The secret of a good marinade lies within the choice of acid, fat, the aromatics and the spices. Despite the simple formula it’s easy for it to seem too complicated to DIY, which is why there are so many pre-made marinades on grocery store shelves. Like most foods, homemade marinades are always the better option.
Marinades are a simple way to brighten everyday foods while prioritizing both health and flavor. It also is a great time saver in the kitchen allowing us to prepare sides while it works its magic. As we progress into the summer months of the year, marinades are a great way to save time in the kitchen and maximize flavor whether you’re grilling or not, so now’s the perfect time to learn how to make your own and leave those store-brought versions on the shelf.
Besides the great flavor that marinades infuse our foods with, their purpose is twofold when it comes to meat. When marinating tougher cuts such as chicken breast, pork tenderloins and leaner cuts of beef, the acid in the marinade breaks down the meat making it more tender and juicy once cooked. These types of meat are more likely to dry out on the grill due to high heat and lack of marbling, so marinades help to loosen up the muscular fibers and allow both the moisture and the flavor to penetrate the meat.
When marinating seafood, the purpose is mostly for flavor infusion making sure that each bit is tasty all the way through. Since fish, shrimp and other types of seafoods are lighter, marinating them for no more than 30-60 minutes is a must to retain shape and texture. Be careful when marinating your seafood in highly acidic marinades because you’ll end up with ceviche which is a different dish all together.
If you’re new to marinating your foods, you may just toss your vegetables in the marinade along with your main course. If you’ve ever done so, you know that over-marinating resulted in mushy vegetables rendering them inedible. Using marinades as an added flavor component to drizzle over veggies right before cooking is always a good idea, but the purpose of marinating anything from meat to veggies to seafood, is not to overpower its natural flavor. To be on the safe side, toss your vegetables in the marinade no more than 10 minutes before you plan on cooking them.
As mentioned, marinades brighten up foods by giving them a complex burst of flavor without piling on the fat. Despite a fat component being a key ingredient in a marinade, using extra virgin olive oil boosts health benefits such as reduced risk of heart disease, stroke and type 2 diabetes. However, store bought marinades often cheap out and use oils that are high in saturated fat and other preservatives that circumvent the health benefits that you’re trying to achieve by marinating your foods.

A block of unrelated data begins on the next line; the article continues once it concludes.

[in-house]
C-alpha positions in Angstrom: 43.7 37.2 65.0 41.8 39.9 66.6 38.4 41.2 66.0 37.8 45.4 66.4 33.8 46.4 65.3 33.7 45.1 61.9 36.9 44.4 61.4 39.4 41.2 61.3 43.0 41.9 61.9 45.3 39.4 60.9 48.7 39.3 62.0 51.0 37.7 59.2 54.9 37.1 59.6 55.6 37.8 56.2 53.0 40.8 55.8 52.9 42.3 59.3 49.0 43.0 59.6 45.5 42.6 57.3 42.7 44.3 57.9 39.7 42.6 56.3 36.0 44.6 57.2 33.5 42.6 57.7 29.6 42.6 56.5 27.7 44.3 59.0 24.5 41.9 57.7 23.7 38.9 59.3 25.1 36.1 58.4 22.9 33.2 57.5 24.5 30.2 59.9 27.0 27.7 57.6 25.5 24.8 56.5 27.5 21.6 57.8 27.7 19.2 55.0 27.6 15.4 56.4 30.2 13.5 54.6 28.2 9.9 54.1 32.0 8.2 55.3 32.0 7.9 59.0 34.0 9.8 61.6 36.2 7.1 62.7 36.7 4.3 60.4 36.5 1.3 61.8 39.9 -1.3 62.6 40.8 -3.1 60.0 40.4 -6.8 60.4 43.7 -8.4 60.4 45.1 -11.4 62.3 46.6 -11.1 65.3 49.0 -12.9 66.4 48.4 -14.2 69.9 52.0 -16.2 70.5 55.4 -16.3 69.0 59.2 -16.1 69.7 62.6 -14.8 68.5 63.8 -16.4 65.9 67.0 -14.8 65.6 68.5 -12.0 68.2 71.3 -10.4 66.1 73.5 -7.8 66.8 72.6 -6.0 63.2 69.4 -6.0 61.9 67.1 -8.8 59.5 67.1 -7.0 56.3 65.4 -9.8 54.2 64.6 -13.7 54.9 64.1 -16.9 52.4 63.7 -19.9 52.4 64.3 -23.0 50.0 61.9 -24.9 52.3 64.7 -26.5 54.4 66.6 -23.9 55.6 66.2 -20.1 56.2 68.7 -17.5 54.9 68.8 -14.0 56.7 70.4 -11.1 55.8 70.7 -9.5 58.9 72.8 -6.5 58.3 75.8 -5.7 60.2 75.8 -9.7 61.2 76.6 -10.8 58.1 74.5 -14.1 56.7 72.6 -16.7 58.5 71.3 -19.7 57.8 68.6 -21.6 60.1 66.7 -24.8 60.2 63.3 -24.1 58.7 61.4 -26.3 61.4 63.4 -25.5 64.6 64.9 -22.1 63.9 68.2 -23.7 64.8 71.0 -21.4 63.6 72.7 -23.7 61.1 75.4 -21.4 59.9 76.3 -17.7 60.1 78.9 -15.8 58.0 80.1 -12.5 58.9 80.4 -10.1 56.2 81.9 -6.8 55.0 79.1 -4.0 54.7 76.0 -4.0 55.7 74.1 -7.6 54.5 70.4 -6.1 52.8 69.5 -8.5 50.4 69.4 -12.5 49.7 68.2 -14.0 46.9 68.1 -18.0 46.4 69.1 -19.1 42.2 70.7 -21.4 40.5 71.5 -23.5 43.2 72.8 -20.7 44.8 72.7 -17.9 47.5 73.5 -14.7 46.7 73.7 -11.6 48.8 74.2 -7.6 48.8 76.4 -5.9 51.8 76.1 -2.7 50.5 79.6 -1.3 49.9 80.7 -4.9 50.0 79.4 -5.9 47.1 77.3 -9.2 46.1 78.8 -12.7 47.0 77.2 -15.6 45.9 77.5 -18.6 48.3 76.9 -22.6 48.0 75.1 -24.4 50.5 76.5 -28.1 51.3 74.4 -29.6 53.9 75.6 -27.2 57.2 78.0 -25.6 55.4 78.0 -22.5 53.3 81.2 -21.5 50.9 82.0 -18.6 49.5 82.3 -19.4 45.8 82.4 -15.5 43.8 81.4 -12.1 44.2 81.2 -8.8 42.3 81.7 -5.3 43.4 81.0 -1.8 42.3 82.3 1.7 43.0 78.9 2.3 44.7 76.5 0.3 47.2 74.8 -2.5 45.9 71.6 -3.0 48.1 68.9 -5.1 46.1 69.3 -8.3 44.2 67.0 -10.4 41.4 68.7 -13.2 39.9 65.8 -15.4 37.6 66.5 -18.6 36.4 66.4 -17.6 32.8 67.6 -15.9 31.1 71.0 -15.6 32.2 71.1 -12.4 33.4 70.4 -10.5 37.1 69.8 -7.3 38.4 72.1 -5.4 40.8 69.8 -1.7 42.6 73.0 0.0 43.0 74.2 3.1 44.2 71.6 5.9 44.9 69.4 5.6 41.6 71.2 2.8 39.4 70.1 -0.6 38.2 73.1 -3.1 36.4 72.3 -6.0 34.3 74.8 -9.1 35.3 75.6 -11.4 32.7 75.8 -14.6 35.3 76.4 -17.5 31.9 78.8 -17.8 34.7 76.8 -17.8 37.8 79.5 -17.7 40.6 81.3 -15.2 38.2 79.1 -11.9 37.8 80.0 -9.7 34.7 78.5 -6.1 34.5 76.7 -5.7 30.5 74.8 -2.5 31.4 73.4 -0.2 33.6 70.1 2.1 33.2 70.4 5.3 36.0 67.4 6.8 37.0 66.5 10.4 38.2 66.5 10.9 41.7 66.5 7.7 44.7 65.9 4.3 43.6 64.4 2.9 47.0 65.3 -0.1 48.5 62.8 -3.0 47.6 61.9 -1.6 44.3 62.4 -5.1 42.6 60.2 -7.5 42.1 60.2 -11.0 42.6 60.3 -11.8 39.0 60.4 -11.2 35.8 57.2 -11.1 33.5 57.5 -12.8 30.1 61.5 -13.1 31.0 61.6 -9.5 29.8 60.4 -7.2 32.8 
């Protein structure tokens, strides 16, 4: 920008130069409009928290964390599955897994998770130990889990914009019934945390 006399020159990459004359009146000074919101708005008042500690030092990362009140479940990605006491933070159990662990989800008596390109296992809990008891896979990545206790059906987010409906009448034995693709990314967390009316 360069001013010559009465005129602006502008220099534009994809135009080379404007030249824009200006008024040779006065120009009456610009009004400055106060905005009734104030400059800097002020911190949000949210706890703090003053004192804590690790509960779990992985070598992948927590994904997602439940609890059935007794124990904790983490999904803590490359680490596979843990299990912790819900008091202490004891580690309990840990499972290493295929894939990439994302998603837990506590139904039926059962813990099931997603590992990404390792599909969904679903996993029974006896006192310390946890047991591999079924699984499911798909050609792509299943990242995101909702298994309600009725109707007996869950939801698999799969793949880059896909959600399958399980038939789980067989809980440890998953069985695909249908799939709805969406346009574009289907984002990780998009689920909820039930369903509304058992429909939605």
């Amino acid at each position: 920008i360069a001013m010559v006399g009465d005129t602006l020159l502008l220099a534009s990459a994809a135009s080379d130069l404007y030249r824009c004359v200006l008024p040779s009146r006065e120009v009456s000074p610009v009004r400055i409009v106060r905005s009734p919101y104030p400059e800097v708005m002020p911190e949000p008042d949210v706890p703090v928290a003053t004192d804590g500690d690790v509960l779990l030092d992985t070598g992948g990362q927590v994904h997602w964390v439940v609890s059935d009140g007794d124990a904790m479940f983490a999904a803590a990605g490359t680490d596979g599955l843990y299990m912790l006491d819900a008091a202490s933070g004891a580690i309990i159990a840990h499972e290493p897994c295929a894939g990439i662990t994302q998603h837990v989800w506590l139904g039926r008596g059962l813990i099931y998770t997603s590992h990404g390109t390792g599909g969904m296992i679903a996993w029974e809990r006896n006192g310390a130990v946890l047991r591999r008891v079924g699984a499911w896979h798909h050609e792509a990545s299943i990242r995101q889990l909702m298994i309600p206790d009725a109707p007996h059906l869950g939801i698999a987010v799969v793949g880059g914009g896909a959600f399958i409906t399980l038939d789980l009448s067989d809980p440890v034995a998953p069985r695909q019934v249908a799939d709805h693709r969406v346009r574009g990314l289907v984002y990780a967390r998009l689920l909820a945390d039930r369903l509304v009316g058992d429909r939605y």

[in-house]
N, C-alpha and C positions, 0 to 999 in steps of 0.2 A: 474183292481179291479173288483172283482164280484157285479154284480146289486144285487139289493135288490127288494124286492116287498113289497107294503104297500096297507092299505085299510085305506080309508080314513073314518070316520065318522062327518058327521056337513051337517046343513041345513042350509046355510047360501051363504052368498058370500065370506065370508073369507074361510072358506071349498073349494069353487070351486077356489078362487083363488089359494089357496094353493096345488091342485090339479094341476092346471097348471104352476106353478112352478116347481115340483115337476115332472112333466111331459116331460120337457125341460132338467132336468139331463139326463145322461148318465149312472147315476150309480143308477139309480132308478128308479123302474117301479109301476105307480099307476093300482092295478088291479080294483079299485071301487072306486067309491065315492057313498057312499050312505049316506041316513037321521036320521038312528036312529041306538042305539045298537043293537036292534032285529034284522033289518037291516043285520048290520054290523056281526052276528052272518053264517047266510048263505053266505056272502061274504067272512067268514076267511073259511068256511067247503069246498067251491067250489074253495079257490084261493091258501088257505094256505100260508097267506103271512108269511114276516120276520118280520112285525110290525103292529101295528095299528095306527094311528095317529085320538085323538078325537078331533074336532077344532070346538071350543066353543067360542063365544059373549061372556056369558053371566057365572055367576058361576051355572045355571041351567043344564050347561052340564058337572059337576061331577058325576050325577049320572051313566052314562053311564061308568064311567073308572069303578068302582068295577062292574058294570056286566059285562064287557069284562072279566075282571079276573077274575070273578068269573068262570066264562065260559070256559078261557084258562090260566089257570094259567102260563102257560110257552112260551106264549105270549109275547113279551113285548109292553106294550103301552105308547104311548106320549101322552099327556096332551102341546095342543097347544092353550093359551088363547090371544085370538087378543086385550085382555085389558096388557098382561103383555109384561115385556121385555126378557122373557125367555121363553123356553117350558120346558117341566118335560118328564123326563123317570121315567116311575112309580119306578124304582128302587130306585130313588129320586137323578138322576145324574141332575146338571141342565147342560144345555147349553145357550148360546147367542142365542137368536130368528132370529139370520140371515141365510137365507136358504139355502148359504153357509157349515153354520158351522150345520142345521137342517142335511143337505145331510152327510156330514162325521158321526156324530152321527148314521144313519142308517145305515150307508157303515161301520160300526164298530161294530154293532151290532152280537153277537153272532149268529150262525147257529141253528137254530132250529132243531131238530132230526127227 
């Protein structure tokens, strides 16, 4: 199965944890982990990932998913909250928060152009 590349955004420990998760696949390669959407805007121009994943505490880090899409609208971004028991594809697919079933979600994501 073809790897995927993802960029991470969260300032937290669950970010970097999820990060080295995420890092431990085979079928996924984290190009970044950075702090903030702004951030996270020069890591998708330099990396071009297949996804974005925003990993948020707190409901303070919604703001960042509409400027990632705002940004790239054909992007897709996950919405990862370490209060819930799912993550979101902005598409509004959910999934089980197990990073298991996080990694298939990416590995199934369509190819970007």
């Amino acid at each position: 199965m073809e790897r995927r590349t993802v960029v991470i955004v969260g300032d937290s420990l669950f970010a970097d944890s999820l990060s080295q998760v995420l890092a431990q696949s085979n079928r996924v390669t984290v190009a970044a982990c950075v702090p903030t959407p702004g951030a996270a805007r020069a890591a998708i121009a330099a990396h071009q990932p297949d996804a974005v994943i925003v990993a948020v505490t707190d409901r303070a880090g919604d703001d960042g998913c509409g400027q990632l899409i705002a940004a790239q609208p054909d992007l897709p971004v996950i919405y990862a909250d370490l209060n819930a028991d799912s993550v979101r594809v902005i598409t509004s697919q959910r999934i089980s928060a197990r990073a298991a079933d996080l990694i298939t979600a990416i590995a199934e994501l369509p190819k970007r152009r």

In addition to using soybean or vegetable oils, store bought marinades often have sugar listed as the first or second ingredient and multiple sources of salt to preserve the liquid. When making your own, you’re in control of how much sugar – if any – and the salt.
The key to a great marinade is to start with a 1:3 ratio of acid to fat. That means 1/3 cup of lemon juice, vinegar or even yogurt should be paired with a full cup of olive oil. The herbs and spices are up to you, which allows you to get creative. Marinades are about balance, so if you’re into a bit of heat, try adding a hint of sweetness like honey, maple syrup or sugar to take the edge off, like this Thai-inspired grilled skirt steak marinade, which is also great for chicken and shrimp. If you’re into sweeter marinade like teriyaki, consider adding the juice or zest of a lime to brighten up the flavors and add a bit more complexity.
t’s easy to overthink marinades, but by simply thinking of the flavor profiles that you prefer, you’ll be able to create one using ingredients you have on hand. For example, if you’re in the mood for oregano and garlic, consider adding them into a mixture of balsamic vinegar and extra virgin olive oil for a classic marinade. If you’re looking for more of a Middle Eastern flair, try pairing Greek yogurt, lemon juice, cilantro and extra virgin olive oil. You can also play around with some heat and add a dash of cayenne pepper or hot chili peppers. The great thing about marinades is that you can taste as you go, giving you a chance to perfect it before you marinate your food.
Our favorite part of cooking is the process of trial and error. While experimenting on your own may result in a few food mishaps, the process of getting it right is half the fun. In the meantime, Colavita has plenty of marinade recipes to spark your creativity. Buon appetito!